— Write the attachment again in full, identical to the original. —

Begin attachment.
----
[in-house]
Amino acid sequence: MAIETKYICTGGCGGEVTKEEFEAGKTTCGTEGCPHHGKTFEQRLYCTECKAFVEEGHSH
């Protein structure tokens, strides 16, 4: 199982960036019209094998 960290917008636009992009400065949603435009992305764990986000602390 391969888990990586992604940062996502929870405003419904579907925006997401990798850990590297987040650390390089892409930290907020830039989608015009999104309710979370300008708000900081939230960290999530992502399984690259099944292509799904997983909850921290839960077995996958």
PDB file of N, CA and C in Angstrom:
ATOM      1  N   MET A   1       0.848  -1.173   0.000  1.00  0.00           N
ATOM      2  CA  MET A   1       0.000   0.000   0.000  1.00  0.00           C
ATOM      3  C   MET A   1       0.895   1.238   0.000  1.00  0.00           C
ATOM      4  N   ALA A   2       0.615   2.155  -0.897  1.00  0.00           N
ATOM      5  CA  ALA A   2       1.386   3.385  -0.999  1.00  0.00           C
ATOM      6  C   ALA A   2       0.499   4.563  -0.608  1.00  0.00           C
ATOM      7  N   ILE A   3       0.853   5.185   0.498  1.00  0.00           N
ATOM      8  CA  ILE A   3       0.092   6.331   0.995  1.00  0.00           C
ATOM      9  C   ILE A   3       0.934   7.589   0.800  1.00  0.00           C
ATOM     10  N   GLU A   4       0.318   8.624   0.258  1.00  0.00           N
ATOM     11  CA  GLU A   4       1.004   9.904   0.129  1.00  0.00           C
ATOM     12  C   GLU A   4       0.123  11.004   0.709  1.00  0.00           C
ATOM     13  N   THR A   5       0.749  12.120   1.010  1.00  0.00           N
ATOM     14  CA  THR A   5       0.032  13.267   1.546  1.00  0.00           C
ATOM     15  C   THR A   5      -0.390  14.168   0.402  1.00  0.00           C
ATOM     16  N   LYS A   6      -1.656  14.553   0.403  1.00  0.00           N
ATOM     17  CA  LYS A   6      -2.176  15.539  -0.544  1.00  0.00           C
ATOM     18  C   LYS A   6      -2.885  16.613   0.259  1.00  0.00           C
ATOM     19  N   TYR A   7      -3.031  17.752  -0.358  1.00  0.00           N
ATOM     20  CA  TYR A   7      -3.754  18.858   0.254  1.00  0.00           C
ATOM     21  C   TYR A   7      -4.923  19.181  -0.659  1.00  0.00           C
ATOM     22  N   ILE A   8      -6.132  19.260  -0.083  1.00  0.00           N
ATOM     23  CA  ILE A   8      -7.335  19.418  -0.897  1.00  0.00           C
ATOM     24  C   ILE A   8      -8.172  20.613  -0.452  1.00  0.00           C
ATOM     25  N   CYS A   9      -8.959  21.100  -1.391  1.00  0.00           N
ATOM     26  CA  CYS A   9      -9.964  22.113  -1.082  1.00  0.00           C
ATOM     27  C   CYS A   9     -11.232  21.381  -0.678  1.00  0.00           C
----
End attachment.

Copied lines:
[in-house]
Amino acid sequence: MAIETKYICTGGCGGEVTKEEFEAGKTTCGTEGCPHHGKTFEQRLYCTECKAFVEEGHSH
């Protein structure tokens, strides 16, 4: 199982960036019209094998 960290917008636009992009400065949603435009992305764990986000602390 391969888990990586992604940062996502929870405003419904579907925006997401990798850990590297987040650390390089892409930290907020830039989608015009999104309710979370300008708000900081939230960290999530992502399984690259099944292509799904997983909850921290839960077995996958």
PDB file of N, CA and C in Angstrom:
ATOM      1  N   MET A   1       0.848  -1.173   0.000  1.00  0.00           N
ATOM      2  CA  MET A   1       0.000   0.000   0.000  1.00  0.00           C
ATOM      3  C   MET A   1       0.895   1.238   0.000  1.00  0.00           C
ATOM      4  N   ALA A   2       0.615   2.155  -0.897  1.00  0.00           N
ATOM      5  CA  ALA A   2       1.386   3.385  -0.999  1.00  0.00           C
ATOM      6  C   ALA A   2       0.499   4.563  -0.608  1.00  0.00           C
ATOM      7  N   ILE A   3       0.853   5.185   0.498  1.00  0.00           N
ATOM      8  CA  ILE A   3       0.092   6.331   0.995  1.00  0.00           C
ATOM      9  C   ILE A   3       0.934   7.589   0.800  1.00  0.00           C
ATOM     10  N   GLU A   4       0.318   8.624   0.258  1.00  0.00           N
ATOM     11  CA  GLU A   4       1.004   9.904   0.129  1.00  0.00           C
ATOM     12  C   GLU A   4       0.123  11.004   0.709  1.00  0.00           C
ATOM     13  N   THR A   5       0.749  12.120   1.010  1.00  0.00           N
ATOM     14  CA  THR A   5       0.032  13.267   1.546  1.00  0.00           C
ATOM     15  C   THR A   5      -0.390  14.168   0.402  1.00  0.00           C
ATOM     16  N   LYS A   6      -1.656  14.553   0.403  1.00  0.00           N
ATOM     17  CA  LYS A   6      -2.176  15.539  -0.544  1.00  0.00           C
ATOM     18  C   LYS A   6      -2.885  16.613   0.259  1.00  0.00           C
ATOM     19  N   TYR A   7      -3.031  17.752  -0.358  1.00  0.00           N
ATOM     20  CA  TYR A   7      -3.754  18.858   0.254  1.00  0.00           C
ATOM     21  C   TYR A   7      -4.923  19.181  -0.659  1.00  0.00           C
ATOM     22  N   ILE A   8      -6.132  19.260  -0.083  1.00  0.00           N
ATOM     23  CA  ILE A   8      -7.335  19.418  -0.897  1.00  0.00           C
ATOM     24  C   ILE A   8      -8.172  20.613  -0.452  1.00  0.00           C
ATOM     25  N   CYS A   9      -8.959  21.100  -1.391  1.00  0.00           N
ATOM     26  CA  CYS A   9      -9.964  22.113  -1.082  1.00  0.00           C
ATOM     27  C   CYS A   9     -11.232  21.381  -0.678  1.00  0.00           C